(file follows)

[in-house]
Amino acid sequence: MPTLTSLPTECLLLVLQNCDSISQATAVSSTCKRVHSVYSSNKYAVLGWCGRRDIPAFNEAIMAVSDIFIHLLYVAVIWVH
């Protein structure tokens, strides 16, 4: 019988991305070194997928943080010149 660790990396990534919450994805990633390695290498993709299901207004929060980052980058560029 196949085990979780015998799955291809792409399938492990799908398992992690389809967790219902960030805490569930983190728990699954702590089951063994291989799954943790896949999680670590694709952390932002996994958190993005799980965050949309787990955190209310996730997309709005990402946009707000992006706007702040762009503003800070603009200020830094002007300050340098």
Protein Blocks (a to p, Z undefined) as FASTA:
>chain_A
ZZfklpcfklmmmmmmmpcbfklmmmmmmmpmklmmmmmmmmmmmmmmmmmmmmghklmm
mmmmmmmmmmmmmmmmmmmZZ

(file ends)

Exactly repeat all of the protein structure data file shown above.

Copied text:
[in-house]
Amino acid sequence: MPTLTSLPTECLLLVLQNCDSISQATAVSSTCKRVHSVYSSNKYAVLGWCGRRDIPAFNEAIMAVSDIFIHLLYVAVIWVH
């Protein structure tokens, strides 16, 4: 019988991305070194997928943080010149 660790990396990534919450994805990633390695290498993709299901207004929060980052980058560029 196949085990979780015998799955291809792409399938492990799908398992992690389809967790219902960030805490569930983190728990699954702590089951063994291989799954943790896949999680670590694709952390932002996994958190993005799980965050949309787990955190209310996730997309709005990402946009707000992006706007702040762009503003800070603009200020830094002007300050340098």
Protein Blocks (a to p, Z undefined) as FASTA:
>chain_A
ZZfklpcfklmmmmmmmpcbfklmmmmmmmpmklmmmmmmmmmmmmmmmmmmmmghklmm
mmmmmmmmmmmmmmmmmmmZZ